If the form is blank verse with couplet ending each stanza, rhymes like chronology/be might be things to avoid.

I'm confused by the ellipsis at the end of L2.
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Old 03-13-2017, 12:49 PM
Aaron Poochigian Aaron Poochigian is offline
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Hello, Shaun, I have thought about this poem quite a bit over the last few days.

It is very good blank verse. The style is conversational (and that's good), so "aver" seemed outside the register.

My knee-jerk reaction was to cut it down, but I couldn't find much to cut.

I would suggest contracting the first two lines of the second stanza to one line:

One-twenty-six is thought to be the last
of all the sonnets penned to the Young Man—

to

Last of the sonnets penned to the Young Man—

This way you avoid the repetition of "One-twenty-six" from the end of the preceding stanza.

Best,

Aaron
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Old 03-17-2017, 08:30 AM
E. Shaun Russell E. Shaun Russell is offline
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Thanks, gentlemen. I hope to have two or three more stanzas completed in three weeks or so, and these stanzas, which are closely tethered to Shakespeare's sonnet, will prove to be more of a springboard to a more personal issue. I probably could spend several stanzas just talking about critical reactions to 126 (in all honesty, my scholarly work comes to much different conclusions about the bracketed lines than this poem reflects), but there's something else going on that I'm using the exploration of this particular poem to get at (in part, at least).

As to individual comments...

I will definitely change "aver" (possibly to "assert" or "suggest") and nix the ellipses at L2.

Orwn: that's a good point about the different editions either featuring or not featuring the parentheses...and their inclusion (or lack thereof) speaks to the biases of certain editors: those who don't include them clearly don't think the parentheses were of Shakespeare's design, and were the publisher's / compiler's invention. I'm actually more of this mind myself, despite the fact that the poem explores the "intentional" avenue. I've been fascinated by this issue for years. In any event, I make a point about tying this poem to the Quarto text in particular, but it might be worthwhile to have a line or two about other editions and intentionality in general.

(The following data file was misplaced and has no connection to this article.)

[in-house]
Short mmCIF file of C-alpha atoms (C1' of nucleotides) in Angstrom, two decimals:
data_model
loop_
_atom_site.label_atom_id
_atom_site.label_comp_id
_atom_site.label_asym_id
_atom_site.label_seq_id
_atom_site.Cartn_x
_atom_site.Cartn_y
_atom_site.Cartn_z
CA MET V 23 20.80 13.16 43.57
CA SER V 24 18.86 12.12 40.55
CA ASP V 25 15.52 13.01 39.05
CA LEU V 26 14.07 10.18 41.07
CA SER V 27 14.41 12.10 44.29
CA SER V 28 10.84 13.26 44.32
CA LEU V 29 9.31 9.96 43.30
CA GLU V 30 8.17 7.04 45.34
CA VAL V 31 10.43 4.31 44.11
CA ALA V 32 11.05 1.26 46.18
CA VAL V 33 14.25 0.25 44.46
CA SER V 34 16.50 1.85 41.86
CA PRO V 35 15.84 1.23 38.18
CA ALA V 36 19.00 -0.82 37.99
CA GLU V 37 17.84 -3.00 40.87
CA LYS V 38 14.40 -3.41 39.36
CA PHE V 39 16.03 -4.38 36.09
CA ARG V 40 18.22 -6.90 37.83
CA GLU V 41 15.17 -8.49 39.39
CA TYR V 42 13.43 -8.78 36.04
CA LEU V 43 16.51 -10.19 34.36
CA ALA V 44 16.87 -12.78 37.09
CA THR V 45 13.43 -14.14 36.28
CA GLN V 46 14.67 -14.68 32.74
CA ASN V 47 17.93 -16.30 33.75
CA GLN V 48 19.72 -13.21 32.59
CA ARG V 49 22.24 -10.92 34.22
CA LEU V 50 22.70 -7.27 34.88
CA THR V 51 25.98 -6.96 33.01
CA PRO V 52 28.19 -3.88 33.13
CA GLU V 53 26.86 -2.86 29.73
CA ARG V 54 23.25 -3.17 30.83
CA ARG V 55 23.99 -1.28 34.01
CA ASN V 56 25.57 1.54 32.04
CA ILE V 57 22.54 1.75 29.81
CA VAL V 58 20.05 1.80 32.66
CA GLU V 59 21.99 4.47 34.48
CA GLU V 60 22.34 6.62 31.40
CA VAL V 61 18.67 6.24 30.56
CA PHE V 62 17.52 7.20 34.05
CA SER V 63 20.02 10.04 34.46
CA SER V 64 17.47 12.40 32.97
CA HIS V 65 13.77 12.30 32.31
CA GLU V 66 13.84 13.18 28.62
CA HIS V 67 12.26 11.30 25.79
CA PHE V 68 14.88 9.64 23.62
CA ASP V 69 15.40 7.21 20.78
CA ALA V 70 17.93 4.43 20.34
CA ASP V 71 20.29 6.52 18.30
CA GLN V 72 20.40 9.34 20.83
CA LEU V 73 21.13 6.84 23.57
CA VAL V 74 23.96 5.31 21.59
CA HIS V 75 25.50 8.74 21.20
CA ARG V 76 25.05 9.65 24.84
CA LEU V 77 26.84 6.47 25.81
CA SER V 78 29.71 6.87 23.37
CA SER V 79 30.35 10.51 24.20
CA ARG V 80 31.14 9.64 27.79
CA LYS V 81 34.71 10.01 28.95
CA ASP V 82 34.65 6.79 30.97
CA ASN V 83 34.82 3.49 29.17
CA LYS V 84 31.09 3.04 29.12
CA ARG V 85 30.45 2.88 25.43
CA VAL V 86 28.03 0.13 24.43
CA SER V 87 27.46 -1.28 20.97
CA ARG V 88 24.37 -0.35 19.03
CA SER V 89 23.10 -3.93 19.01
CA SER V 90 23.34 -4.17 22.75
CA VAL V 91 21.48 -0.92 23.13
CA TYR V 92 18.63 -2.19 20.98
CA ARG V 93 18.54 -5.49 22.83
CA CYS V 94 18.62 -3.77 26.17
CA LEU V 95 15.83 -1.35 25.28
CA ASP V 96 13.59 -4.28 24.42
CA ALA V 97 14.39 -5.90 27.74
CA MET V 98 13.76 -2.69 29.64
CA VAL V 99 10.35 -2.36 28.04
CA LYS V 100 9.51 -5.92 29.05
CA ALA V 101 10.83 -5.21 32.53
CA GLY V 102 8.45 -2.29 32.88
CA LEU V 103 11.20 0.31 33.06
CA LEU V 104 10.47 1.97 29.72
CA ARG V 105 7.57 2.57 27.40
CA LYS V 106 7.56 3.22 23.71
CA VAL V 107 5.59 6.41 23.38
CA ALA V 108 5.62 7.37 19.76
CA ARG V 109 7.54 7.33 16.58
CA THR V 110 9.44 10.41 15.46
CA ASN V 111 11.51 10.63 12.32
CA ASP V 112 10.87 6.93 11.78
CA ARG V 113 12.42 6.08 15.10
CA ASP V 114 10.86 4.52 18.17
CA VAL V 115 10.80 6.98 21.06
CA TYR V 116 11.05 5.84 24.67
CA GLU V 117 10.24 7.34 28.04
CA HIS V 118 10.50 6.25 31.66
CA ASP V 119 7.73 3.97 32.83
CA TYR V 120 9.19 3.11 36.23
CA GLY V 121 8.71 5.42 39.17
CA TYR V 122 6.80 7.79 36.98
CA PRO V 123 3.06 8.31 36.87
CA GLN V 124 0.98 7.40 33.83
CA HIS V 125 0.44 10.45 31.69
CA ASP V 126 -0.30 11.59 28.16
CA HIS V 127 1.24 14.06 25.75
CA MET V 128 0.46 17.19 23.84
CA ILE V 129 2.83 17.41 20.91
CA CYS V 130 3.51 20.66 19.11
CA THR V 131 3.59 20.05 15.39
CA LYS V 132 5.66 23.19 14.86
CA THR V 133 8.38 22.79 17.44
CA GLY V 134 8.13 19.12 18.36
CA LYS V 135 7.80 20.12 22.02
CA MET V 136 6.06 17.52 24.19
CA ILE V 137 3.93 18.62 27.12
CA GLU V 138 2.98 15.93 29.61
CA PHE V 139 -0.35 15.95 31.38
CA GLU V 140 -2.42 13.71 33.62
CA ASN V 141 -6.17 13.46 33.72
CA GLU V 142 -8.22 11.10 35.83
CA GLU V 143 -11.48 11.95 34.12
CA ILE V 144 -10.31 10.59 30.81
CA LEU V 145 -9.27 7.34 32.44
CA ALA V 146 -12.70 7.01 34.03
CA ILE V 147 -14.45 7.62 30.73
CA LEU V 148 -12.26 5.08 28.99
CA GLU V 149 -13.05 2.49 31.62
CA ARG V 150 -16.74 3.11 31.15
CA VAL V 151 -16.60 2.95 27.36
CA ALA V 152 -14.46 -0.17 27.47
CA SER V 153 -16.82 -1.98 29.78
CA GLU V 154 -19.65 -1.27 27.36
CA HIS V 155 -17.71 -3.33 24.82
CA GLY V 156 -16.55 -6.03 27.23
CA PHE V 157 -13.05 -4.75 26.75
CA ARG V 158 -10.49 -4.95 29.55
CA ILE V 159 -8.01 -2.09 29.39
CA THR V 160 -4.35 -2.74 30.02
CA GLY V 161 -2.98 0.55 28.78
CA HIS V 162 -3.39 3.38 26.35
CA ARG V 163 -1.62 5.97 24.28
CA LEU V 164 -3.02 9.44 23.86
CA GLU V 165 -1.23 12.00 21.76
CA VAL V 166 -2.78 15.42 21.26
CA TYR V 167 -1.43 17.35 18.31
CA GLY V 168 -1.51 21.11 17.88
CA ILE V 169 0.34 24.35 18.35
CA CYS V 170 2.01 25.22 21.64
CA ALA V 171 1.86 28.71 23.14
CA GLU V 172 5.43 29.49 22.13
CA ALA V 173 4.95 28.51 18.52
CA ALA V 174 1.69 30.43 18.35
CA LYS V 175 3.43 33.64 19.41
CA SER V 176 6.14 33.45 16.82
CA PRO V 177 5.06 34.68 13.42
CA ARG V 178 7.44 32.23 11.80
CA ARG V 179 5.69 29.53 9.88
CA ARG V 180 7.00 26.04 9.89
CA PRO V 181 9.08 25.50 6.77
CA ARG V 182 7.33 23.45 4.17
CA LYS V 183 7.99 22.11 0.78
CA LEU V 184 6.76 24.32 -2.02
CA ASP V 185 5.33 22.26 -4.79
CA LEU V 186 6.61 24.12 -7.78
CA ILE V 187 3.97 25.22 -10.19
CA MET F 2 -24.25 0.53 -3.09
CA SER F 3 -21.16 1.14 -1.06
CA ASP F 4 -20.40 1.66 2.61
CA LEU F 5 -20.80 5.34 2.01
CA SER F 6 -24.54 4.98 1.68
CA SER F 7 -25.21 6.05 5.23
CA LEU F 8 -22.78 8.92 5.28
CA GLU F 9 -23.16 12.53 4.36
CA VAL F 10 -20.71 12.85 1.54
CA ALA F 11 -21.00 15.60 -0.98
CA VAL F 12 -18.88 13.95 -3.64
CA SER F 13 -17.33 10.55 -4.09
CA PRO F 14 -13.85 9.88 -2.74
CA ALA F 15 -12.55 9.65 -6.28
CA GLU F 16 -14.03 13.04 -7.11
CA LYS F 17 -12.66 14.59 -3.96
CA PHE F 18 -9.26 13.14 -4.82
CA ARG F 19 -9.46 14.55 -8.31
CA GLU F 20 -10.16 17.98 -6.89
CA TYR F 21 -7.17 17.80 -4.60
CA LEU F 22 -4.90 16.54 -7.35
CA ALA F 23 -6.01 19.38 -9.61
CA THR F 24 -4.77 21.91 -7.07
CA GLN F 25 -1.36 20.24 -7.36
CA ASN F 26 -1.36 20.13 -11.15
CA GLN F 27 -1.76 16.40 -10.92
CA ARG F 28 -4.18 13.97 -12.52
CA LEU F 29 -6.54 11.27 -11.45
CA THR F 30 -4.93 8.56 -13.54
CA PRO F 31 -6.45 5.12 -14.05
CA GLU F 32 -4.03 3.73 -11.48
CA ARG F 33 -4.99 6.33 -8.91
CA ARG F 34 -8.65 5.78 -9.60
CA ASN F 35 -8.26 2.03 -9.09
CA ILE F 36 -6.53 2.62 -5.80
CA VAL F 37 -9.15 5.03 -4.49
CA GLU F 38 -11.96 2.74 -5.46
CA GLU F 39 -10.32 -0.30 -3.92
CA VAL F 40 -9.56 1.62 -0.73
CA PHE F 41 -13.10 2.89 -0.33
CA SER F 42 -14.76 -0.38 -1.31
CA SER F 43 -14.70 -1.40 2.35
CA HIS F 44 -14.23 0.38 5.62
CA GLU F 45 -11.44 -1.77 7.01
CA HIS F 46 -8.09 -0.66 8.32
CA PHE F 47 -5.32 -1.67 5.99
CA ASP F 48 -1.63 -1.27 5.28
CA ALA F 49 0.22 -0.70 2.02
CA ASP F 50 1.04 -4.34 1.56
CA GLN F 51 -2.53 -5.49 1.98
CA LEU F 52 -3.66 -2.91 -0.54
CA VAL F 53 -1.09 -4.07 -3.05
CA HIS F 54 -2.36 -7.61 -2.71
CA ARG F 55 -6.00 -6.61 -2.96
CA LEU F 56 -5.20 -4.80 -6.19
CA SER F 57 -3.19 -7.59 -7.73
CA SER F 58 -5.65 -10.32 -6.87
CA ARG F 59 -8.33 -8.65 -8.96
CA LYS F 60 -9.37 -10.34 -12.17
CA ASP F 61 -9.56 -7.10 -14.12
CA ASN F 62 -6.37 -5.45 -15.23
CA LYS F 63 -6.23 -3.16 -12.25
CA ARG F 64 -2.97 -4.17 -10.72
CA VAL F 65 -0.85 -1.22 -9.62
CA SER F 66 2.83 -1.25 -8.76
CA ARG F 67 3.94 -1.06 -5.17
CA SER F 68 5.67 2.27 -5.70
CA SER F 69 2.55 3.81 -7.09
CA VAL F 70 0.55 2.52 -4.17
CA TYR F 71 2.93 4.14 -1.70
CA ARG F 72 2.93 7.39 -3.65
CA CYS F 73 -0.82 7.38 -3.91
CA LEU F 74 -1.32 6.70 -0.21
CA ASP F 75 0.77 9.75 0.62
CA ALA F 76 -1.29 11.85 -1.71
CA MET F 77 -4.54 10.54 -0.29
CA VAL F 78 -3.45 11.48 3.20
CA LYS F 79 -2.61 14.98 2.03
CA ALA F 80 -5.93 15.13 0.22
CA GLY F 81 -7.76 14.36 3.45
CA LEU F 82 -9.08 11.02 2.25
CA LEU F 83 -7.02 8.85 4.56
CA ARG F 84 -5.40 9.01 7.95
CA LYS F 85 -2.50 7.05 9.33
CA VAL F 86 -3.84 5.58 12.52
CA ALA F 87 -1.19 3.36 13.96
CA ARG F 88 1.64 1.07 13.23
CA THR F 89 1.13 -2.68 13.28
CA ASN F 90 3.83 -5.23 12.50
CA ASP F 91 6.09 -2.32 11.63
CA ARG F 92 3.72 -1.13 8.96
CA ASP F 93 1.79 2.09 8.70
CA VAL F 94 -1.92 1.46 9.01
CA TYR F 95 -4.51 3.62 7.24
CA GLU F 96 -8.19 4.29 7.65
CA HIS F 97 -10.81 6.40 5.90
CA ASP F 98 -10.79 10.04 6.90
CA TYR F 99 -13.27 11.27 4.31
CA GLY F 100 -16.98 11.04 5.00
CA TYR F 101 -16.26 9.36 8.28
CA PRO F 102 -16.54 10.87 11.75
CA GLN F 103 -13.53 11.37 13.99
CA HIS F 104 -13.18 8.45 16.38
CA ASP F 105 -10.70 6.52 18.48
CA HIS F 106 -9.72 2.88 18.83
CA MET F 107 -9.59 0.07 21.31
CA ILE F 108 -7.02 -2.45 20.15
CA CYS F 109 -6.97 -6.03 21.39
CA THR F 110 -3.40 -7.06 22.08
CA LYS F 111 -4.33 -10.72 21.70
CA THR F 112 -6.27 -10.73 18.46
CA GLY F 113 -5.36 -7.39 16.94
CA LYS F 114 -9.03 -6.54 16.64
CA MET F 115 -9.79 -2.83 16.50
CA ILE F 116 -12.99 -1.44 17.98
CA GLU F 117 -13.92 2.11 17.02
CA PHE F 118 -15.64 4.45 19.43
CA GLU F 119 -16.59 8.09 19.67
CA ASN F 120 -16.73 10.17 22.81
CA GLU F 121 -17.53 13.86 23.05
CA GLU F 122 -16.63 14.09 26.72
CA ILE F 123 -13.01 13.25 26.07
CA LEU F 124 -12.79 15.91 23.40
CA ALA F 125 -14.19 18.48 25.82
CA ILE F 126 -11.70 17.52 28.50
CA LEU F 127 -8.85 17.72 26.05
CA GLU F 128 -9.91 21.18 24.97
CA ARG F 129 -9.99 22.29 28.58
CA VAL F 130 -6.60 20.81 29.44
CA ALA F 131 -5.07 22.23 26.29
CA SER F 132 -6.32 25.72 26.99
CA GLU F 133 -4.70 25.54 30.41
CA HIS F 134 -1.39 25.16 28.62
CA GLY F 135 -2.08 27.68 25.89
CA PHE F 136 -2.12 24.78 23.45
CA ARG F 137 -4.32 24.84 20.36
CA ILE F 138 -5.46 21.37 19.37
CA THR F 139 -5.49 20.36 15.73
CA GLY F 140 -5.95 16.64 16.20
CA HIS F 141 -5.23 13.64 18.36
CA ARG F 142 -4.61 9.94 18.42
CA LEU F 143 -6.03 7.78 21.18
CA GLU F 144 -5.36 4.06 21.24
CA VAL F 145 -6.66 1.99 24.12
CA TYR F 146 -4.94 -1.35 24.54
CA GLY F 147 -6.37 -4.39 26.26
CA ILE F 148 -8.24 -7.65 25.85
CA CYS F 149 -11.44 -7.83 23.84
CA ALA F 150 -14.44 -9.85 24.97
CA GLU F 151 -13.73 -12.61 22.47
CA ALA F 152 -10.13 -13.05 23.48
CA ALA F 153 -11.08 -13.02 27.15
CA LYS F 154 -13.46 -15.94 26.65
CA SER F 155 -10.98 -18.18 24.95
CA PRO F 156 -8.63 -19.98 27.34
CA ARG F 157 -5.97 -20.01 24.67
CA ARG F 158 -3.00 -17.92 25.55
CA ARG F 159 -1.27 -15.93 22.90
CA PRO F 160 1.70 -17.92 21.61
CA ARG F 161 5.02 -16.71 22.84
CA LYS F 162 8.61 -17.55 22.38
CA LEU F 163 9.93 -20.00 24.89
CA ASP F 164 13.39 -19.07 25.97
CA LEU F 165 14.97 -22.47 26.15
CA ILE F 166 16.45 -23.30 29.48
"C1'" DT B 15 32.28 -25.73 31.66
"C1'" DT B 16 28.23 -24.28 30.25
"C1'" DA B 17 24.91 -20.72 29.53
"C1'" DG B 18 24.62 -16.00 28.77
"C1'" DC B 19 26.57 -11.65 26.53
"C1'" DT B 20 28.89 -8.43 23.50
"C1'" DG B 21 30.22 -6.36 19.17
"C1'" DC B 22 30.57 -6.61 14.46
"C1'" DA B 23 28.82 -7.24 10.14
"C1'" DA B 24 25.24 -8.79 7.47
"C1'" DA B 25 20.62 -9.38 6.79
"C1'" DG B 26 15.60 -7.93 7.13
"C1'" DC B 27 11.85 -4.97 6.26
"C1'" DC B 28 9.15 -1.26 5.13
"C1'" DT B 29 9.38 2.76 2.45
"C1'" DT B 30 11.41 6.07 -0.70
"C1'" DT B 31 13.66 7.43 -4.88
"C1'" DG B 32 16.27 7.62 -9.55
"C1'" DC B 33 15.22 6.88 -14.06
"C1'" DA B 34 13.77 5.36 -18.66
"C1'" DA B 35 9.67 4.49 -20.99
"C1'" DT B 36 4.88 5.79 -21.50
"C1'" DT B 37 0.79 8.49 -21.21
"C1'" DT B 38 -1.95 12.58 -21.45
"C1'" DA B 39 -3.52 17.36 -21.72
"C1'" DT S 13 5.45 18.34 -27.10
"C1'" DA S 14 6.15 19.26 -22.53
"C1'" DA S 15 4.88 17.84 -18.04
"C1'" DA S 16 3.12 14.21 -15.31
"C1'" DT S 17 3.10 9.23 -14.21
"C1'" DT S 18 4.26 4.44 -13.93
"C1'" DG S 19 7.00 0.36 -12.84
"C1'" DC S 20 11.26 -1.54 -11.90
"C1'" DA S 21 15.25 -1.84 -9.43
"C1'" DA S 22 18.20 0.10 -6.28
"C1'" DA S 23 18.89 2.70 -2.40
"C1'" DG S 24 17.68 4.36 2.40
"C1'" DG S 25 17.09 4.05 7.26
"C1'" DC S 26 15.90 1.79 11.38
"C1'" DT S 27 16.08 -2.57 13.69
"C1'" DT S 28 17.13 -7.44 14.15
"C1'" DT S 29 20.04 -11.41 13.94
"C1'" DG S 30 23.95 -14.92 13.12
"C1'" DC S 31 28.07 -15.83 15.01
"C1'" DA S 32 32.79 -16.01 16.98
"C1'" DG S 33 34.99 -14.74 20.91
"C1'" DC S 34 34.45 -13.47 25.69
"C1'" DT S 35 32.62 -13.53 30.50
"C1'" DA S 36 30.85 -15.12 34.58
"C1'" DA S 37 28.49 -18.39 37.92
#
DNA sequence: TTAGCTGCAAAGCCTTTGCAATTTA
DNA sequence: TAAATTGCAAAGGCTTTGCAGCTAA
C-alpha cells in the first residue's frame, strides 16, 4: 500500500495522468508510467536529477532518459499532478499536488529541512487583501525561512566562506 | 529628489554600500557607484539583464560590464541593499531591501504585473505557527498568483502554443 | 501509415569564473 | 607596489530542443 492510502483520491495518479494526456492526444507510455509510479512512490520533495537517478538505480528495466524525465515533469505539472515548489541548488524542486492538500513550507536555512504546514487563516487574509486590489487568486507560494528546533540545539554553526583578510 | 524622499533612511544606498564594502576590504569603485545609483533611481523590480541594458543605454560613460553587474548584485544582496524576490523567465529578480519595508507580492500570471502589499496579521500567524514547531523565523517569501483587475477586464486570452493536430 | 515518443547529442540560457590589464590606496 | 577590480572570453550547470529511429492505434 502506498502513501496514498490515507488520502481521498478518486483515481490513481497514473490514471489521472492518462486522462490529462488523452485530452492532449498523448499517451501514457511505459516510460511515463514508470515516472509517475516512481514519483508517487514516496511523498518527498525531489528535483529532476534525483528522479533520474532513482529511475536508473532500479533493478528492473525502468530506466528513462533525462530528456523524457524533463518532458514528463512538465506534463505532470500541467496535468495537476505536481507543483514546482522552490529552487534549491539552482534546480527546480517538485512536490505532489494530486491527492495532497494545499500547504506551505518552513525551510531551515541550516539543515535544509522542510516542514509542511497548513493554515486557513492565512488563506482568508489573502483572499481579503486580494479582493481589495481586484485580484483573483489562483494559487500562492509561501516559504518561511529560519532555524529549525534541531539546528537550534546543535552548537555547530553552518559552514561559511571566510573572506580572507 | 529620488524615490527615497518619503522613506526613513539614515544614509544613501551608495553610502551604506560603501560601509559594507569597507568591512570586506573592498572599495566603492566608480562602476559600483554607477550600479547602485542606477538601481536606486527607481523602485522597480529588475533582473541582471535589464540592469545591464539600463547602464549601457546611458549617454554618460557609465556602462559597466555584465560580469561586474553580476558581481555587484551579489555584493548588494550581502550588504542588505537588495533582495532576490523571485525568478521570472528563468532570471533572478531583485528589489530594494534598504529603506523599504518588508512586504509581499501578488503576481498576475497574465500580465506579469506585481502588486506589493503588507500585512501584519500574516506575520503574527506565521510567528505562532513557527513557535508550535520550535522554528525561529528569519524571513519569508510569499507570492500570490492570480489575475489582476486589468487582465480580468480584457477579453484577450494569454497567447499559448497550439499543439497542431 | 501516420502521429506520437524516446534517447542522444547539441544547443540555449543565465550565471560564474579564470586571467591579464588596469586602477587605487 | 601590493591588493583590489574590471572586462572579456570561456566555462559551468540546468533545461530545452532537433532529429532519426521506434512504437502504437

Nigel: not a bad idea, and I had considered composing the whole thing as a sonnet sequence, but it's an open question as to whether 126 can even be considered a "sonnet" at all. Also, since I'll be veering away from direct address to this poem in future stanzas, 16ers feel appropriate. I may have a trick up my sleeve in terms of its ultimate length as well, which will be best served by 16s...

Max: yeah, that's a good point regarding the internal couplet. I might change it for the reasons you suggest. My natural inclination to rhyme wherever possible probably got the best of me there.

Aaron: thanks. I sort of like the doubled reference to one-twenty-six at the end of one stanza and the beginning of the next, but I'll give some serious thought to changing it.
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Old 03-31-2017, 06:12 PM
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William A. Baurle William A. Baurle is offline
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Since you mentioned that you hope to have some added stanzas to this, and since we're in the incredibly slow-moving Deep End, I thought I'd add my thoughts.

I almost quoted Nigel's response - since his thoughts are almost exactly my own.

I do find the "conversational" style (as Aaron P. calls it) a bit too conversational for this poem. The whole could be printed out without linebreaks and read well as prose, which, I suppose, according to certain opinion, is a mark of excellence. I believe Ezra Pound even said as much, and in one of his books (ABC of Reading, maybe) lamented that some people assumed they could write good poetry who could not write good prose, and I believe patently stated that writing good prose is as difficult, if not more so, than composing verse. (I think I'd agree with that.)